Don’t Fall For a Rip-Off: How to Tell If Your Real Estate Guru is a Scam

As the real estate market heats up, so does real estate investing interest. And, as interest increases, so do the number of people who want to “teach” you how to do it. So, how can you tell which REI gurus are legit and which ones are just sleazy operators out to get your money?

John Trautman, a “Real” Real Estate Investor, says this, “Fake online gurus show pictures of their green Lamborghini. Why are they showing you pictures of their car? They should be showing you pictures of their latest investing projects. Make sure you are taking advice from the right person.”

Here are some tips for weeding out the rips offs from the real deal.

They Connect Themselves with Someone Famous

Although the investment seminar may be associated with someone on HGTV, these stars rarely show up at the event. In fact, they usually have little to do with the seminar or what is taught.

Instead of seeking out someone with a celebrity connection, look for someone with good referrals. If you speak to someone who has been through the seminar, and they found it useful, then you might be on the right track.

However, be aware of fake reviews. Seek a referral from someone in your area and ask them about the properties they bought using the advice in the seminar. Always check to see if they are telling the truth!

False Promises

In terms of real estate, there are no sure bets – there are always risks involved. So, if someone tells you that they can give you information to eliminate all risks, then you have a scam on your hands. Either that or they have so little experience that they don’t understand the risks themselves.

Another false promise is that their seminar will teach you how to get rich quick. The truth is that real estate investors put in long hours over a long period of time. There is no get-rich-quick scenario.

Other things to be aware of:

  • Advertising strategies for low or no down payments for homes
  • Course materials with more psychological feel-good slogans than real information
  • Stating they do 10 or more deals per month – this is unlikely, especially if they take time to give seminars
  • Unbelievable seminar title names, such as: Make Six Figures in Three Months Without Investing Your Own Money or Time.
  • Has a one-size-fits-all program rather than a program for a niche market

Can’t Pass a Background Check

One of the first things you’ll learn when taking a legitimate real estate investing course is that due diligence is essential if you want to find the right property. The same is true for finding the right person to teach you the ropes.

Be sure to do a bit of digging to learn about the person giving the seminar. This is easy to do with a good search engine. What should you look for?

  • Proof that they make money with real estate investing, not just by giving real estate investing seminars
  • A long history of active investing
  • Absent from scam sites such as Scams Galore
  • Good reviews on Consumer Affairs
  • Number of lawsuits against them
  • In addition to investing in real estate, they are also part MLM organizations and/or sell a variety of non-related real estate products – this shows that they are just good at Internet marketing, not necessarily good at real estate investing.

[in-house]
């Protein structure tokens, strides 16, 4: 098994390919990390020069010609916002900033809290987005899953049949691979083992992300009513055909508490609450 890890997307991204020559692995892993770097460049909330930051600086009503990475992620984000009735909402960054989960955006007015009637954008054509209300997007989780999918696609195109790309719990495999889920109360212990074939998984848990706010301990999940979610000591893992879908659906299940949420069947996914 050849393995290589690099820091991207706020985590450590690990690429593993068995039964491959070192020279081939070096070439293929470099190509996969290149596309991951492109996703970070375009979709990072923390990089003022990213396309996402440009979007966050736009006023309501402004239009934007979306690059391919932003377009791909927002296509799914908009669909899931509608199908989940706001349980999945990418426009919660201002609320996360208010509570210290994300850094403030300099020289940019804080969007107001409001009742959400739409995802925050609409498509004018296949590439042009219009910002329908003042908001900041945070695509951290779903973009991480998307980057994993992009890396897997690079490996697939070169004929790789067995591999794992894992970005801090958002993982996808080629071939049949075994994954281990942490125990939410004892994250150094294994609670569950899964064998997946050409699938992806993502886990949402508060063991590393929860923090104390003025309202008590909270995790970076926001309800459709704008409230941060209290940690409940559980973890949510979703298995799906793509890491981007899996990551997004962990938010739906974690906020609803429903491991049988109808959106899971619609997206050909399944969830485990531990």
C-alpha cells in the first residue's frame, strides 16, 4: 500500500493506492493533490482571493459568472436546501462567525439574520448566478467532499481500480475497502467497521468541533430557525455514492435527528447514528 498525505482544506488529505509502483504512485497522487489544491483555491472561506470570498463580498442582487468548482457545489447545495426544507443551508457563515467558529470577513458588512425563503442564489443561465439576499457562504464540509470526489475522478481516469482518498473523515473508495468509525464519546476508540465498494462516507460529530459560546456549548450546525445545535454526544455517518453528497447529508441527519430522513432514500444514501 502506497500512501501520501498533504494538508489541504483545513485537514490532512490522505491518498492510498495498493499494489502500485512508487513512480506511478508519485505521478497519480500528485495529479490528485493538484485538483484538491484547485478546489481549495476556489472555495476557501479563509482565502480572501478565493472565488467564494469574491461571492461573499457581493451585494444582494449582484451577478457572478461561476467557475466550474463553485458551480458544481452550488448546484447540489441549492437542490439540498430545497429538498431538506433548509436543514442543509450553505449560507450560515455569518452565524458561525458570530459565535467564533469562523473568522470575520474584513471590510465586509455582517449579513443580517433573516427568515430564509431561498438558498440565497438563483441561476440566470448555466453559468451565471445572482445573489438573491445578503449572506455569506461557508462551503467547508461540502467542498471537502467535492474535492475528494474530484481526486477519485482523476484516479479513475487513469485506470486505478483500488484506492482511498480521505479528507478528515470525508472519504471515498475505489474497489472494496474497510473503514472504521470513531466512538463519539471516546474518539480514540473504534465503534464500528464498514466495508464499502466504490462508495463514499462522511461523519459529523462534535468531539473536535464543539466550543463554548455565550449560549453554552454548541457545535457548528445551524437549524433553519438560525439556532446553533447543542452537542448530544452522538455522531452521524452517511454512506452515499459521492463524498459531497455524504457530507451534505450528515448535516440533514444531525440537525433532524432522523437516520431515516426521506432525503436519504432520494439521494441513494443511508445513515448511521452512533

When looking at reviews, you will likely see a few negative ones. However, the goal is to see far more positive. Look closely at the negative reviews to see if there is a trend. You may learn that there is an information gap, or there is some other issue with the program.

You can also contact the person running the seminar to ask about their experience. They should be able to show you the details of at least three deals within the past year.

Lack of a Money-Back Guarantee

“Real” Real Estate Investing programs have no problem offering a money-back guarantee because they stand behind what they teach to investors. So, if a money-back guarantee is not offered, that is a clear sign to move on.

However, even with such a guarantee, you need to be sure that they honor it. The best way to do so is by looking at the Better Business Bureau to see if there are any complaints about the money-back guarantee.

In addition to a money back guarantee, you need to see how you will be billed for the seminar. Watch out for automated monthly credit card billing. You want to be sure that you are only paying for what you actually want to pay for and not additional products.

Finally, the guru in question should offer free informational articles or product downloads. If they don’t have free materials, the seminar will likely be a rip-off.

The “Real” Real Estate Investor

John Trautman, Co-Founder of Real Estate Knowledge Institute (REKI), is a “real” real estate investor. He has been actively investing since his early 20’s, participating in both flipping and holding. Even during the real estate downturn, when many lost everything, John flourished investing in single-family homes in distressed markets in Michigan and Arizona. He brings all of the knowledge, as well as his passion, to those he mentors through REKI.

Trent Ellingford, a REKI student and investor, says, “I’ve had the opportunity to work with a lot of real estate TV celebrities – seriously, a ton of them. What I liked about John immediately was he was real and authentic. It was obvious that real estate investing is his business – he does it day in and day out. He sincerely wants to see other people succeed. Even though REKI does provide training and education, real estate investing is the core of his business.”

So, don’t get ripped-off. Stay away from scam artist gurus willing to take your money and provide nothing of value in return. Instead, turn to a “real” real estate investor, like John and the other board members at REKI. Click here, to learn more about John and REKI.